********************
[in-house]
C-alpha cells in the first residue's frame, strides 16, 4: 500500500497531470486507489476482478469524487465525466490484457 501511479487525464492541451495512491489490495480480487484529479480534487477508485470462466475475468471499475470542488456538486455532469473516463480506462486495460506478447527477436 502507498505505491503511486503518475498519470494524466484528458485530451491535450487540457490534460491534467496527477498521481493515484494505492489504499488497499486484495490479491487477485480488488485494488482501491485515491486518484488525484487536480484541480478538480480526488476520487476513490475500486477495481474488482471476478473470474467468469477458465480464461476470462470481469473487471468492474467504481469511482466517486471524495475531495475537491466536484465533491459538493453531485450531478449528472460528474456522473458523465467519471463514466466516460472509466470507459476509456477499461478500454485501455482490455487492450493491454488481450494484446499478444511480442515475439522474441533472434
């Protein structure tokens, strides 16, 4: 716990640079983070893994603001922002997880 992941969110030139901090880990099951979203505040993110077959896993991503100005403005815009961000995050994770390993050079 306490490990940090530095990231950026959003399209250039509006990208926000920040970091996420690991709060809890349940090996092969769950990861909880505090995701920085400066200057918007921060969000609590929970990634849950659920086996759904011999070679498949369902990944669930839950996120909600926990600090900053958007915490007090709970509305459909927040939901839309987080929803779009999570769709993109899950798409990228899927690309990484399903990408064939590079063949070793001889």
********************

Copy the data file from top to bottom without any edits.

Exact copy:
[in-house]
C-alpha cells in the first residue's frame, strides 16, 4: 500500500497531470486507489476482478469524487465525466490484457 501511479487525464492541451495512491489490495480480487484529479480534487477508485470462466475475468471499475470542488456538486455532469473516463480506462486495460506478447527477436 502507498505505491503511486503518475498519470494524466484528458485530451491535450487540457490534460491534467496527477498521481493515484494505492489504499488497499486484495490479491487477485480488488485494488482501491485515491486518484488525484487536480484541480478538480480526488476520487476513490475500486477495481474488482471476478473470474467468469477458465480464461476470462470481469473487471468492474467504481469511482466517486471524495475531495475537491466536484465533491459538493453531485450531478449528472460528474456522473458523465467519471463514466466516460472509466470507459476509456477499461478500454485501455482490455487492450493491454488481450494484446499478444511480442515475439522474441533472434
């Protein structure tokens, strides 16, 4: 716990640079983070893994603001922002997880 992941969110030139901090880990099951979203505040993110077959896993991503100005403005815009961000995050994770390993050079 306490490990940090530095990231950026959003399209250039509006990208926000920040970091996420690991709060809890349940090996092969769950990861909880505090995701920085400066200057918007921060969000609590929970990634849950659920086996759904011999070679498949369902990944669930839950996120909600926990600090900053958007915490007090709970509305459909927040939901839309987080929803779009999570769709993109899950798409990228899927690309990484399903990408064939590079063949070793001889």